Performance is also a significant consideration. Linux is a multitasking operating system and provides a rich application development environment. Many practical embedded applications can be developed within this operating system environment. We have found that with properly written drivers, one can respond to hard real-time interrupts without having to preempt the kernel. For most applications, this is sufficient—especially given that the gcc tools compile C code into efficient code, and embedded assembly code can be written if response times are critical.
Certain applications may require a more deterministic response. Real-time extensions for Linux are known to those skilled in the art. Projects such as RTLinux and RTAI provide the necessary framework for providing real-time response within Linux. They operate on the principle that an RT kernel runs at the core with the Linux kernel scheduled as a low-priority task.
Filesystems for embedded applications require a level of robustness that exceeds that of normal desktop systems. In addition, they must support diskless storage and embedded devices. Achieving these requirements generally involves a sacrifice in efficiency and performance.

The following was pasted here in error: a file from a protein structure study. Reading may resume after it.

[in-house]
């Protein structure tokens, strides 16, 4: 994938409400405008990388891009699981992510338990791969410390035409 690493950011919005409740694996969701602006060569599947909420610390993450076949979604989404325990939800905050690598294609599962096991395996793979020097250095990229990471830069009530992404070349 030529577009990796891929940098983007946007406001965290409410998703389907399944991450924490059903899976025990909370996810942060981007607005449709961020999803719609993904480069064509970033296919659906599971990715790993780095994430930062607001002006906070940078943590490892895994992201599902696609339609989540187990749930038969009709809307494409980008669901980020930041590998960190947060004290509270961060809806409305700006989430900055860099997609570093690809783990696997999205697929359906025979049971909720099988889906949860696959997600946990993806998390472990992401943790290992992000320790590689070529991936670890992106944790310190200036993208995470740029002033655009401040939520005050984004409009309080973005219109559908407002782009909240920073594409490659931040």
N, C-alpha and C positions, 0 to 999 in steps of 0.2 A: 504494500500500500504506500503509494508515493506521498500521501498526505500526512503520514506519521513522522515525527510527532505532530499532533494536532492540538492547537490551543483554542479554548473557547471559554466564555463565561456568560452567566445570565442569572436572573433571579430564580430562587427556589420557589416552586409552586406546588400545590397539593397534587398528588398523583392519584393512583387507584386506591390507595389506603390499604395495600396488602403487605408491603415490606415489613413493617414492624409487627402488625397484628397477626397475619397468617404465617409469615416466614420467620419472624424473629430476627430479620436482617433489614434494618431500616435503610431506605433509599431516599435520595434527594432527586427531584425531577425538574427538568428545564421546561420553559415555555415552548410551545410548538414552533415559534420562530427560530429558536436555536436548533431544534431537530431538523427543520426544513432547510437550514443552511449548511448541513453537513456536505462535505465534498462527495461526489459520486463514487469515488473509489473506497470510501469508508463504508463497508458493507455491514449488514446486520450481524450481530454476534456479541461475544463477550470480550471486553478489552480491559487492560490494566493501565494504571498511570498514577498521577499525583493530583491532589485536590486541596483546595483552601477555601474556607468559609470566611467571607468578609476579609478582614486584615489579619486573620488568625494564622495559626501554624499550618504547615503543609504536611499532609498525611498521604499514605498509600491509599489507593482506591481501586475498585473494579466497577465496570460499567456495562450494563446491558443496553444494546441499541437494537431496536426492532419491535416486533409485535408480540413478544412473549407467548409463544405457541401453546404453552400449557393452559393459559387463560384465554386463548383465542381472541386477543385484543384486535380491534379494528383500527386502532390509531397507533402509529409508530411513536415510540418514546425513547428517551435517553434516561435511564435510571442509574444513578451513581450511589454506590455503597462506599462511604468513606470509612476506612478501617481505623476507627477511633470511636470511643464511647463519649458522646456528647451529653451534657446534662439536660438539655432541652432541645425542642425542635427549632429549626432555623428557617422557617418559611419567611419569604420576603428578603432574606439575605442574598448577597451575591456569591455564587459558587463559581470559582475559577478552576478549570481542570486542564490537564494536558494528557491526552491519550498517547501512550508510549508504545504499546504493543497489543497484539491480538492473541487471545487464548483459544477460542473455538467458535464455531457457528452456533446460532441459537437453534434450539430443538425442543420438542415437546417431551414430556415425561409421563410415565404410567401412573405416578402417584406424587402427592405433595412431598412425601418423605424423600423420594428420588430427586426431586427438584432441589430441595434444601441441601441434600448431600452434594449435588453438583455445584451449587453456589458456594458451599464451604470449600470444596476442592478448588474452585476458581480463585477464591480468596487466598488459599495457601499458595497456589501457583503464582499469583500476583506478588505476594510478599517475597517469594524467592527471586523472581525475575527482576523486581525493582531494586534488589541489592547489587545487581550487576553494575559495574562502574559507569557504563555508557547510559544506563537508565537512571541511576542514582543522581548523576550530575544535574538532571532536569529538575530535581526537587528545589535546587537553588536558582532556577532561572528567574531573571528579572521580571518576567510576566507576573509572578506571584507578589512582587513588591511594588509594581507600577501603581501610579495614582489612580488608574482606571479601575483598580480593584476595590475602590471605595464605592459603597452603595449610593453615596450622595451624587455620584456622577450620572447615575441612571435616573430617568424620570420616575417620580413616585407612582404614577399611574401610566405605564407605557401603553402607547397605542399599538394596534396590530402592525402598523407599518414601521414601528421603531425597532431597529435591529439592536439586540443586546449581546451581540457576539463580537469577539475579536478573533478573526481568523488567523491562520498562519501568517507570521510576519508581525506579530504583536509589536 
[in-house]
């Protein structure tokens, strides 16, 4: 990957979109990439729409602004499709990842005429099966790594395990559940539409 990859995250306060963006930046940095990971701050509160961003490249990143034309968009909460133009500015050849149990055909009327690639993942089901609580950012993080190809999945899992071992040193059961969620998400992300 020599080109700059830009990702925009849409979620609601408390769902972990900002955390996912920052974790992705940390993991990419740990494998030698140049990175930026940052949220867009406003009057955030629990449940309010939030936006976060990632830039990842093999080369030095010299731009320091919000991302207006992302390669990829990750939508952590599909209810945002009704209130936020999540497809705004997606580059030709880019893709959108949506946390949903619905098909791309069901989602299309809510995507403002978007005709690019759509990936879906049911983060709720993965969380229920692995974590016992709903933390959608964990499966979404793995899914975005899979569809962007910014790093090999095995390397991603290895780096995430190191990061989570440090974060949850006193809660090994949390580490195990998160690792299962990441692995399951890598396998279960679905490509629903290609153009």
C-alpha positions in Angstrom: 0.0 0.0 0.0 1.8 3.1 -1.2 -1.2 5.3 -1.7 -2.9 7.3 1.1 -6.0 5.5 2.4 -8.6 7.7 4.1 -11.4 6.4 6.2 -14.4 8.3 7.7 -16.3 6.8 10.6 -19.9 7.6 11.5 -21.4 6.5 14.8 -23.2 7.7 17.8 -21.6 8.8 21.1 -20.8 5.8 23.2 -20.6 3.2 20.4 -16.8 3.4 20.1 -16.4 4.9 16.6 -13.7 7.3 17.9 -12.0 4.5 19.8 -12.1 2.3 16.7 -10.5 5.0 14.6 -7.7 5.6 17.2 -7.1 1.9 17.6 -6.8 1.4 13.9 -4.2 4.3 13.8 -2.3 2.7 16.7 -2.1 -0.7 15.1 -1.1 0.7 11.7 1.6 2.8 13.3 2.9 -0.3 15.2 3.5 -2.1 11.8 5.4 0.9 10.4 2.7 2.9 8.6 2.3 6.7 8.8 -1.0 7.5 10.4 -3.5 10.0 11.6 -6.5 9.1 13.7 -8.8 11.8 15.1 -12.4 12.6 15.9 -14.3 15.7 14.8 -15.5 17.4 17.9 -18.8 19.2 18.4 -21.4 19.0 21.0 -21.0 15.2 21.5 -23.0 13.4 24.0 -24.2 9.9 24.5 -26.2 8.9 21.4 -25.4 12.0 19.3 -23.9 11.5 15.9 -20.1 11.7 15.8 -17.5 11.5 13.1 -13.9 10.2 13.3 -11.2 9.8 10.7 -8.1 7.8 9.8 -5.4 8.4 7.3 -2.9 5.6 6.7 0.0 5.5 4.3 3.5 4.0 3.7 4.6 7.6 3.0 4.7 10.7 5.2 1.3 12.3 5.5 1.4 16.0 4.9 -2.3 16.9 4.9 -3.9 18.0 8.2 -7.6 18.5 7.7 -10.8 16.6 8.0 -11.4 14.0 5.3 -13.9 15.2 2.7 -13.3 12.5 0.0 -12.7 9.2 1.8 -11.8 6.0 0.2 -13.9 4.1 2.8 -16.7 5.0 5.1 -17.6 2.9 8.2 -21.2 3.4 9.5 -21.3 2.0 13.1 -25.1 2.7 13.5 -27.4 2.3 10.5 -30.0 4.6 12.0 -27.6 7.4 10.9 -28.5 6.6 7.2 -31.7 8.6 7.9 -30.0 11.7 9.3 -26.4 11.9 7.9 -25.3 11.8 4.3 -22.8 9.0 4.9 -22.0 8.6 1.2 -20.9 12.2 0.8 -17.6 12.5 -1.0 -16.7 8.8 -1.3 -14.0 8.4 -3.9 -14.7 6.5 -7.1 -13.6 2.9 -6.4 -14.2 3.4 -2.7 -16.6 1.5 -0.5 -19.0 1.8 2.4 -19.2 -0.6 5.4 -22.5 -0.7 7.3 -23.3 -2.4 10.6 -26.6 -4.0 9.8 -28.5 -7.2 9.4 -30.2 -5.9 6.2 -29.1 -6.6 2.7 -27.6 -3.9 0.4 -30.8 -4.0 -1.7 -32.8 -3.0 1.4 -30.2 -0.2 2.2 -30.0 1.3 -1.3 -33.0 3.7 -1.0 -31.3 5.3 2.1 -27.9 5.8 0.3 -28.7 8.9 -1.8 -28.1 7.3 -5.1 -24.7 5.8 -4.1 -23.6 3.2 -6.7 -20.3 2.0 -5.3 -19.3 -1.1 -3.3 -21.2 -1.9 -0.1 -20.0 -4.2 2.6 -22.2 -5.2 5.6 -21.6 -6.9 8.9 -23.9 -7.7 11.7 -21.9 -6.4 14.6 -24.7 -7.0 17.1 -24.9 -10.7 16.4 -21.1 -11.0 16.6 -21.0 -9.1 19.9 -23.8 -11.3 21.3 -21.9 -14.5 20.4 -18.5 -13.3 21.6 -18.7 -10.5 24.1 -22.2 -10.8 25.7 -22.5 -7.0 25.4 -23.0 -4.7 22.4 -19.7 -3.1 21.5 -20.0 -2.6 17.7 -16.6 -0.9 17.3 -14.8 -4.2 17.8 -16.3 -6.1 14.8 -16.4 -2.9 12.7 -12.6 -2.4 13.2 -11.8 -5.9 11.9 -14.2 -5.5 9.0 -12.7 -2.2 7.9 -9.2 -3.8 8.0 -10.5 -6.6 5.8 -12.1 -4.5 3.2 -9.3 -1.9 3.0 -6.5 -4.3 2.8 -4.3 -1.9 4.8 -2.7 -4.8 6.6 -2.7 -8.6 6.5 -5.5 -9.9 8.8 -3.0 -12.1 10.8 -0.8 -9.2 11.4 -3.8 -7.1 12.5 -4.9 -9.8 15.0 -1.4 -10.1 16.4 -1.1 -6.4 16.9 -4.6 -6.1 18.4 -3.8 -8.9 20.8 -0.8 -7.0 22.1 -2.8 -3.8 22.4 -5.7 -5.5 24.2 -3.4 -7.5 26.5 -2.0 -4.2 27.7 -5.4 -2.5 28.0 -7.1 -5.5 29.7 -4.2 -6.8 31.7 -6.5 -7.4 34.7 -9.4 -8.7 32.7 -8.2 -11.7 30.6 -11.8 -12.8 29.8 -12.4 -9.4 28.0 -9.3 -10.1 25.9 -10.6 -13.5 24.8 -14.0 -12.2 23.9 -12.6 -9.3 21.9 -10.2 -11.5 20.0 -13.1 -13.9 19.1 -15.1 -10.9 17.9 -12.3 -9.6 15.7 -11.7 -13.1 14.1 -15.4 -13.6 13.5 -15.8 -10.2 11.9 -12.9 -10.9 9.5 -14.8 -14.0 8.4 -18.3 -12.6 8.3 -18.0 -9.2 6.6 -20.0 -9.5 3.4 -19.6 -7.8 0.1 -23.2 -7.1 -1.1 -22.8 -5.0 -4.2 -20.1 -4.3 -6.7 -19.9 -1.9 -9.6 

In one preferred embodiment, the filesystem comprises the Journaling Flash Filesystem (JOFFS). JFFS is specifically designed to minimize the risk of data loss from a system crash or uncontrolled shutdown for industry-standard Flash memories. It is included in the standard Linux 2.4 kernel and is available as an open-source patch for the Linux 2.0 kernel. JFFS is a log-structured list of nodes on the Flash media. Each node contains information about the associated file and possible file data. If data is present, the node will contain a field that indicates the location in the file where data should appear. This allows newer data to overwrite older data. The node also contains information about the amount and location of data to delete from the file. This information is used for truncating files or overwriting selected data within a file. In addition, each node contains information that is used to indicate the relative age of the node. In order to recreate a file, the entire media must be scanned, the individual nodes must be sorted in order of increasing version number and the data must be processed according to the instructions in each node. This is required only once when the filesystem is mounted.